Digital comics have a very high ceiling for distribution and accessibility, though, so there's that. That's still in its infancy, though, and too soon to really tell what role it will play overall.
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Old 05-02-12, 08:50 PM
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Re: Mark Waid on Publishing Economics

Cool new member won't be a member much longer with that attitude...

You probably aren't even old enough to remember comic book spinner racks at Wal-mart, drug stores, grocery stores, etc. Back in the 70s and 80s comic books could be found absolutely anywhere. Its one of the biggest reasons why comics were so popular back then, and aren't so popular today. Many kids discovered comics at drug stores or grocery stores while their families were shopping. I, myself, discovered comics when I happened to notice a Batman comic book at the grocery store while my mom was shopping. I was a fan of the Adam West show, so I wanted to see what the comic was about, and that's where my comic addiction started. Going to an exclusive distributor that only put comic books in a comic book specialty shop was certainly not a good thing for the market whatsoever. It only has made it much more difficult for kids today to discover comics like kids of yesteryear were able to do.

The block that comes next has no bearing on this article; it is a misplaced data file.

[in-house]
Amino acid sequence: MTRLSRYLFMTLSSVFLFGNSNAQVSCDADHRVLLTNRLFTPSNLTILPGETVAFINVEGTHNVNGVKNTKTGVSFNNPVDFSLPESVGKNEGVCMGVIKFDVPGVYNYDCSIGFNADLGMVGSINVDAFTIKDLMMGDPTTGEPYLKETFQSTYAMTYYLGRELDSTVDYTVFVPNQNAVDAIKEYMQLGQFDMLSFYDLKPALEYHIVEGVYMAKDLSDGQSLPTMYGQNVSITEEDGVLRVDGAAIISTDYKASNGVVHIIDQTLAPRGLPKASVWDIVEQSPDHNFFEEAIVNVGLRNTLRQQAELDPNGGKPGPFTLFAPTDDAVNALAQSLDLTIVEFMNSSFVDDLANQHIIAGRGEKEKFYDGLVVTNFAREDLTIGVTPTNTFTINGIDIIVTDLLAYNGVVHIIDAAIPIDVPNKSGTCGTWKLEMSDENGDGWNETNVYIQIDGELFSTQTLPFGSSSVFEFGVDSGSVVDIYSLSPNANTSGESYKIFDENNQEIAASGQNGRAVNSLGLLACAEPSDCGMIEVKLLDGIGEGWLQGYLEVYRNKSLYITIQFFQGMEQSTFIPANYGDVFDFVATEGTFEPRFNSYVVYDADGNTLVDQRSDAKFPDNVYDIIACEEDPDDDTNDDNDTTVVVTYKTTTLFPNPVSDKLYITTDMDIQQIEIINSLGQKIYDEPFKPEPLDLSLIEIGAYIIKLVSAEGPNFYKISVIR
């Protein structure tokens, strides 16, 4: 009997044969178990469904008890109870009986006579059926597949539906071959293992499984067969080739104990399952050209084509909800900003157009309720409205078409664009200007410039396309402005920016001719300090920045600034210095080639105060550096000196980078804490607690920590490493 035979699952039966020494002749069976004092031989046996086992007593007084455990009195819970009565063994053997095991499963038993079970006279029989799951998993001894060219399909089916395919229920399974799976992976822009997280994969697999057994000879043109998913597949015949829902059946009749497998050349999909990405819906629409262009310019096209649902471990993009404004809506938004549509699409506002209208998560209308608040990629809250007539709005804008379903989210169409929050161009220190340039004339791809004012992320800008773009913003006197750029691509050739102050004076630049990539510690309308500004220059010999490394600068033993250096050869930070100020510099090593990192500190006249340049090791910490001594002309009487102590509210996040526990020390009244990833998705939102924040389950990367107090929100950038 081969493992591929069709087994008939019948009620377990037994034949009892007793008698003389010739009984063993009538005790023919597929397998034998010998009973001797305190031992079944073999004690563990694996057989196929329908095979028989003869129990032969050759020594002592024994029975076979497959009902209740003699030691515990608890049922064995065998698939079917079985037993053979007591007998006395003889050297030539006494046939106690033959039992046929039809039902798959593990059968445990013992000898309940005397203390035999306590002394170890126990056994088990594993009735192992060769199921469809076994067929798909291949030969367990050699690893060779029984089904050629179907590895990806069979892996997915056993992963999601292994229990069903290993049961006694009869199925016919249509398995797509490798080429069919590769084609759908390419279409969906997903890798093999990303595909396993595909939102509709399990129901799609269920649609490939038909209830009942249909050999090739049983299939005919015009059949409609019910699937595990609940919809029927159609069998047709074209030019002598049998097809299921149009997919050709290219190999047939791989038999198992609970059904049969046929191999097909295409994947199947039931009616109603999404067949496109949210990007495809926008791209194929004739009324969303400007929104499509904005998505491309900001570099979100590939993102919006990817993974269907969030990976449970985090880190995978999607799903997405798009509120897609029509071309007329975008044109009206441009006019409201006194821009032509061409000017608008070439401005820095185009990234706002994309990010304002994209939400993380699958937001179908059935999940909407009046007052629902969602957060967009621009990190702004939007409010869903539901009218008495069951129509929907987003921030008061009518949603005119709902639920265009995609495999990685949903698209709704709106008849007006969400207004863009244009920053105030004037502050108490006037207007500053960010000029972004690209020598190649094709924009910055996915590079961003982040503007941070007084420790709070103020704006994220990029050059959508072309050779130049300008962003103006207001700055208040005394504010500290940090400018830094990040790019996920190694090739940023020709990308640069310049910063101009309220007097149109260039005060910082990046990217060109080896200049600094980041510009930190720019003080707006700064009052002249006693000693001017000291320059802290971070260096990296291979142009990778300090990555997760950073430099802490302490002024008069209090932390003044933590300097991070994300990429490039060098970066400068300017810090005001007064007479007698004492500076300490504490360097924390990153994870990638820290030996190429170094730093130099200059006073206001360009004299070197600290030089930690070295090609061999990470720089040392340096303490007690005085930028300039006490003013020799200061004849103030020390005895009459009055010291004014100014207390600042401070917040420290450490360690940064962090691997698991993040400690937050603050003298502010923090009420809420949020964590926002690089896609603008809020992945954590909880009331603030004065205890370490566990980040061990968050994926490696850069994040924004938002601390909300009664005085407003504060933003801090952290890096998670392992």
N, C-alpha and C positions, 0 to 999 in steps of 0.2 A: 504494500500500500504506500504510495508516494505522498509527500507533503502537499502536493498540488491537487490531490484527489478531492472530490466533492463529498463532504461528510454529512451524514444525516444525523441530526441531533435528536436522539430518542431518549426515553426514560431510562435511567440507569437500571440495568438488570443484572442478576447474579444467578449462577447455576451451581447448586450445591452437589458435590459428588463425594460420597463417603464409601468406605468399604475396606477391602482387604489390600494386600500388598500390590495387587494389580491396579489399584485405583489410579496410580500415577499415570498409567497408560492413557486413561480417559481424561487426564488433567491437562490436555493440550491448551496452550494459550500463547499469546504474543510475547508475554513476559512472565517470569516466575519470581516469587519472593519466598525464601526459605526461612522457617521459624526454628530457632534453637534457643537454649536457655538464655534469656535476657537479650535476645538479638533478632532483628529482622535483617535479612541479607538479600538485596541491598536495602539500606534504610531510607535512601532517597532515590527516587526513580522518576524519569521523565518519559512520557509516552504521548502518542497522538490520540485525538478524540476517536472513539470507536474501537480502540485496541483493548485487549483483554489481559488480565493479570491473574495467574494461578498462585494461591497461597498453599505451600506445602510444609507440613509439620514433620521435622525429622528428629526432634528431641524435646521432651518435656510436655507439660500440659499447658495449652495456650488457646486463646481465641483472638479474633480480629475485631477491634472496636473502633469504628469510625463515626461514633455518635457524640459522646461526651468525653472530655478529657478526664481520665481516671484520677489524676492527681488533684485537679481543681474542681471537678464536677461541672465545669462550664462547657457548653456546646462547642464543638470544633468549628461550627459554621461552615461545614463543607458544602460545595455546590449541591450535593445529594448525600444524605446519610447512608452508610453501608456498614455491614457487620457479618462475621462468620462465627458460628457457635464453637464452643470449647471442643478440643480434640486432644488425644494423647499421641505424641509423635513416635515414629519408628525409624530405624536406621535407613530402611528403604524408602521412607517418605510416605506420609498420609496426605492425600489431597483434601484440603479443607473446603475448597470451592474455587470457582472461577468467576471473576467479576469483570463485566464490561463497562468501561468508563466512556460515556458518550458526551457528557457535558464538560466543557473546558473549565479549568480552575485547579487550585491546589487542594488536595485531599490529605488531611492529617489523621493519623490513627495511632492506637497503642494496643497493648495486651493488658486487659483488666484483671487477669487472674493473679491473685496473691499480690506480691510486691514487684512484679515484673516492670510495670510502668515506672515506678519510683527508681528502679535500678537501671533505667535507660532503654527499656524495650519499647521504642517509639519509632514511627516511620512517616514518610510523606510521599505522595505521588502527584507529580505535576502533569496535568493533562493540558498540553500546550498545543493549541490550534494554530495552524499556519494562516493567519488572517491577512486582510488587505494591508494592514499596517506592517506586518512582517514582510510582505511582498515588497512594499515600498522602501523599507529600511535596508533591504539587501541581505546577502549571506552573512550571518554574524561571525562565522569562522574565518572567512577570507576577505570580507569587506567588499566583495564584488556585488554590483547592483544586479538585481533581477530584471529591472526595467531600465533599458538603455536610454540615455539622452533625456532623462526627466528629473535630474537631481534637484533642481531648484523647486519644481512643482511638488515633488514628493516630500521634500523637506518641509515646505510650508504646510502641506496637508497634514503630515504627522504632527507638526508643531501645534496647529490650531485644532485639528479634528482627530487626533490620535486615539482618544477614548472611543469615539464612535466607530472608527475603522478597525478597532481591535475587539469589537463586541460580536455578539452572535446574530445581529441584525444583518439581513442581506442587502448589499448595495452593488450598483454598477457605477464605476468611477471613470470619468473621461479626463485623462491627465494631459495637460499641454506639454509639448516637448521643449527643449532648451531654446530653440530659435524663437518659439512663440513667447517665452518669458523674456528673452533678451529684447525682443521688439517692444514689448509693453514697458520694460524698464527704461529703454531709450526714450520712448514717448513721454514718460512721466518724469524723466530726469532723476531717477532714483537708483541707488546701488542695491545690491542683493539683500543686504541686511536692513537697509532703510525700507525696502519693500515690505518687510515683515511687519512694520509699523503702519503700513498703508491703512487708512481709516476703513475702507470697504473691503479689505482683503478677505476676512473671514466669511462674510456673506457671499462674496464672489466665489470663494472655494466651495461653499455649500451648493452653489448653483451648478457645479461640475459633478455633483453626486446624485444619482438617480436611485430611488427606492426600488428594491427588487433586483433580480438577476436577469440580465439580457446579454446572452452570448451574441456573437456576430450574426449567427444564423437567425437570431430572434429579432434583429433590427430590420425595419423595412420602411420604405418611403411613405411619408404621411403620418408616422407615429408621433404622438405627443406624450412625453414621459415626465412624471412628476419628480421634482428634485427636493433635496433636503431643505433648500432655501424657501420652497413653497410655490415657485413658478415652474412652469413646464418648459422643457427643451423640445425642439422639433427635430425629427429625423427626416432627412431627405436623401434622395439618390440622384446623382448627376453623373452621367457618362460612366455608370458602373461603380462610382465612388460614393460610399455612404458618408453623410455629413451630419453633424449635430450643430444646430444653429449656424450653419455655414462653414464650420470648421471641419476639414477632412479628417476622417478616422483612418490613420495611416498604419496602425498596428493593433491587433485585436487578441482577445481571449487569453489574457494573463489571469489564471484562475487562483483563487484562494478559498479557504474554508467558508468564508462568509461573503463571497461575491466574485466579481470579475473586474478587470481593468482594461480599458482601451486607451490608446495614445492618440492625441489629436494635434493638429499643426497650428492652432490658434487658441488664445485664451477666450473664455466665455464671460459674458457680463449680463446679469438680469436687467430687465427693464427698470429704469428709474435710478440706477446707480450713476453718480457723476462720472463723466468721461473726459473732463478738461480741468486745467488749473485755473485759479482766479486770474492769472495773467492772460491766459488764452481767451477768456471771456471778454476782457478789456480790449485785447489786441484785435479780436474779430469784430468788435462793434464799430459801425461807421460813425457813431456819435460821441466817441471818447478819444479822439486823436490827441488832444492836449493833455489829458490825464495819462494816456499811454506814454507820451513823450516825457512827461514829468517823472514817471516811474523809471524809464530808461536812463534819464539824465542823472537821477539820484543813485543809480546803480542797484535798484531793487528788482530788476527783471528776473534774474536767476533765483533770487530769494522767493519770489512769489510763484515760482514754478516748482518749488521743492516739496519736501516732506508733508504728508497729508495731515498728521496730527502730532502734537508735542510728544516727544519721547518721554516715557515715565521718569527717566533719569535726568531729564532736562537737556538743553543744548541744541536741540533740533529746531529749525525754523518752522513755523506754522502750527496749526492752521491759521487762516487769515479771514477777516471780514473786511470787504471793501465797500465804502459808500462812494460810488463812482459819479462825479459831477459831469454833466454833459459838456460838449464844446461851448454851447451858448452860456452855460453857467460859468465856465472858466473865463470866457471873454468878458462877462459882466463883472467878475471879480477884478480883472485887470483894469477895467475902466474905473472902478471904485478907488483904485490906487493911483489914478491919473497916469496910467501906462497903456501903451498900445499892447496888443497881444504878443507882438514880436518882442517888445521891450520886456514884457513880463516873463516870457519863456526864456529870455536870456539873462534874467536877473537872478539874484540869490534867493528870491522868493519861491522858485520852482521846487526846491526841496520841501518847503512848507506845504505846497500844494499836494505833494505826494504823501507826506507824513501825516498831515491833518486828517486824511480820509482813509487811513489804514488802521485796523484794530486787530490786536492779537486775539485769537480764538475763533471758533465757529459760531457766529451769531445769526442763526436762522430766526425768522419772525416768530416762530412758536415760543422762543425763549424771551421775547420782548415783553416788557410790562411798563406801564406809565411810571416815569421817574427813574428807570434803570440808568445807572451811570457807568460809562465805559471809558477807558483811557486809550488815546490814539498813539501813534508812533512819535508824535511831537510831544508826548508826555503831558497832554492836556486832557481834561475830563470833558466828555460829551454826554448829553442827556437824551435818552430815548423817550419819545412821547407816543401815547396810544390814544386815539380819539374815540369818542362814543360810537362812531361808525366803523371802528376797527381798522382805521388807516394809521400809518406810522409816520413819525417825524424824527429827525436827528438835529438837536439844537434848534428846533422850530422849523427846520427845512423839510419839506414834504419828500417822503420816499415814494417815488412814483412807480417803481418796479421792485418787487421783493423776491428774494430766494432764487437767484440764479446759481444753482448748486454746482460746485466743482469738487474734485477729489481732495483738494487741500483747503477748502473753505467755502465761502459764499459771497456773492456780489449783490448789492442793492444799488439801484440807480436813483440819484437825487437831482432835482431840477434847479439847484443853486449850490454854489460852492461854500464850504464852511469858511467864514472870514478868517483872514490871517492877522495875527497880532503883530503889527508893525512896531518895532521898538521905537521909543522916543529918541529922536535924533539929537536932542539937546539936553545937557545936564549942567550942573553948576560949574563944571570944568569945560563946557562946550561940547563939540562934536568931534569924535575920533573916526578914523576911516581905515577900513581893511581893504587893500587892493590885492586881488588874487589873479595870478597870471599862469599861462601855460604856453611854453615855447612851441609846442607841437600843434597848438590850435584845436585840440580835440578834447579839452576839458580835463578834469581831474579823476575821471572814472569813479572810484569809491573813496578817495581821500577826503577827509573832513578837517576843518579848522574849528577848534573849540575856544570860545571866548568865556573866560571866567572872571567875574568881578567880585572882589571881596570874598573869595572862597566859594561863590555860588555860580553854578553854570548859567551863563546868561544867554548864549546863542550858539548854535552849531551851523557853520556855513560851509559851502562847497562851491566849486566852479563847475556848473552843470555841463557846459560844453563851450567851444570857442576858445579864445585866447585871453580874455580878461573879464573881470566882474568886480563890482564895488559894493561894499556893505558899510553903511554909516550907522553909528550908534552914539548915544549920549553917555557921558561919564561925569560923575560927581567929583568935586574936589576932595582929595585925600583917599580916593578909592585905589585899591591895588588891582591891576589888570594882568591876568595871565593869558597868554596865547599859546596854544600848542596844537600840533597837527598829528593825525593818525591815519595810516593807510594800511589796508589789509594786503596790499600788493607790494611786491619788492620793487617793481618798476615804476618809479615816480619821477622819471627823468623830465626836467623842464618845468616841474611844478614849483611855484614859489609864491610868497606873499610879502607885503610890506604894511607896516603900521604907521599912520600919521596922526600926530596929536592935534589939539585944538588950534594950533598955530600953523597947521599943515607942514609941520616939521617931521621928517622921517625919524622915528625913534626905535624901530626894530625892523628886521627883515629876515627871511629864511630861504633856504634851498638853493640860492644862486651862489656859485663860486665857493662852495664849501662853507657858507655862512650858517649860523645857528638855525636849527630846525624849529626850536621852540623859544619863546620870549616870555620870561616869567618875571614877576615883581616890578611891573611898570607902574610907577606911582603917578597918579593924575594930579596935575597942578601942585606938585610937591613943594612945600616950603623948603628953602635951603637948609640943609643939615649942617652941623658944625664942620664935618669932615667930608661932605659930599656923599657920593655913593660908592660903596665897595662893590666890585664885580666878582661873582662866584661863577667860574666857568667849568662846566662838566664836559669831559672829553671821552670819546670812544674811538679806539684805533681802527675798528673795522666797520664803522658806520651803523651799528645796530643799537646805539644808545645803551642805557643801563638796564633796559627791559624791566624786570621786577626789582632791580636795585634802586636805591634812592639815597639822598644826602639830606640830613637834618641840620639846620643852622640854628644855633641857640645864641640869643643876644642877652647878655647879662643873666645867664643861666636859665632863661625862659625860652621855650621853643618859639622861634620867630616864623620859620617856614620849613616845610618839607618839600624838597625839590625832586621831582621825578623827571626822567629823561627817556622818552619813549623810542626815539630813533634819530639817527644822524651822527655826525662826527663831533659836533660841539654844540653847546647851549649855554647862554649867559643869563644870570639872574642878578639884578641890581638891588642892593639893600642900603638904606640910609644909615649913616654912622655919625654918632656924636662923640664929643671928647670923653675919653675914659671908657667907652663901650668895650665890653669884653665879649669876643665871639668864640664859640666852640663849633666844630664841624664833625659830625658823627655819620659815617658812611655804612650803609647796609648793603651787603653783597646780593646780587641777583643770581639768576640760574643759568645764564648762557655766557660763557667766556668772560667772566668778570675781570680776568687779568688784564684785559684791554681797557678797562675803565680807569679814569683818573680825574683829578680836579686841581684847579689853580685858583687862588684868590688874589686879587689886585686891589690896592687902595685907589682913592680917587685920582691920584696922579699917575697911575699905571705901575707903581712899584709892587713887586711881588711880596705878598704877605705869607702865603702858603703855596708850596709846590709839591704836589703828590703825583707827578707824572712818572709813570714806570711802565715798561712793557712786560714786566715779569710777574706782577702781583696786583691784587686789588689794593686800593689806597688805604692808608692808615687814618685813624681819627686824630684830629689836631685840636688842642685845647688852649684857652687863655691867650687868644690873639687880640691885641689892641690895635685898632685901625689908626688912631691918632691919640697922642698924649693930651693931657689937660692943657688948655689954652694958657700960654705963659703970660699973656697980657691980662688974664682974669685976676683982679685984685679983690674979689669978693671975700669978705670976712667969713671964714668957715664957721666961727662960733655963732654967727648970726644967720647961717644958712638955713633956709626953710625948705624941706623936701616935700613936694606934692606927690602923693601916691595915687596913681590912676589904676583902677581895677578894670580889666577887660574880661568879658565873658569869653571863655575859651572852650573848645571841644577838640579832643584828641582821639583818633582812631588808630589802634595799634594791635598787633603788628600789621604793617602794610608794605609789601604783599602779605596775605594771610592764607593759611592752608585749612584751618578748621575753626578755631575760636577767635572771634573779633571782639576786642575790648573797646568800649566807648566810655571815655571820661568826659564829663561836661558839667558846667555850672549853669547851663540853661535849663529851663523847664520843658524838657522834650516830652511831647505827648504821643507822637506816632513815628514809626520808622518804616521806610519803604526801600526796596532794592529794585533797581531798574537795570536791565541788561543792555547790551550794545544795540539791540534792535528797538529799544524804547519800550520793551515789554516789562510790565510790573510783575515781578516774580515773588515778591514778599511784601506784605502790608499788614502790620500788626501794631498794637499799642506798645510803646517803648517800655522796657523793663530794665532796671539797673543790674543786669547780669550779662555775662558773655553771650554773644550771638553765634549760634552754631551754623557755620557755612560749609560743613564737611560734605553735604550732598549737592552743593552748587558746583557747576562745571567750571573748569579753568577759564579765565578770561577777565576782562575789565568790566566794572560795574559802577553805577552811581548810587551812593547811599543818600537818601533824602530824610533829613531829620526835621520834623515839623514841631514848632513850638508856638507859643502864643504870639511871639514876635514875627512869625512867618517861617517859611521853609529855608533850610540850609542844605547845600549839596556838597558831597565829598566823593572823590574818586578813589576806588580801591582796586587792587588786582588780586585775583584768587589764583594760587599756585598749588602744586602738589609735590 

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Old 05-02-12, 09:15 PM
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Re: Mark Waid on Publishing Economics

Yup, comics in 7-11, the drug store, the grocery store. I used to pick up an issue at the grocery store and read it while following my mom around the aisles.
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Old 05-03-12, 11:43 AM
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Re: Mark Waid on Publishing Economics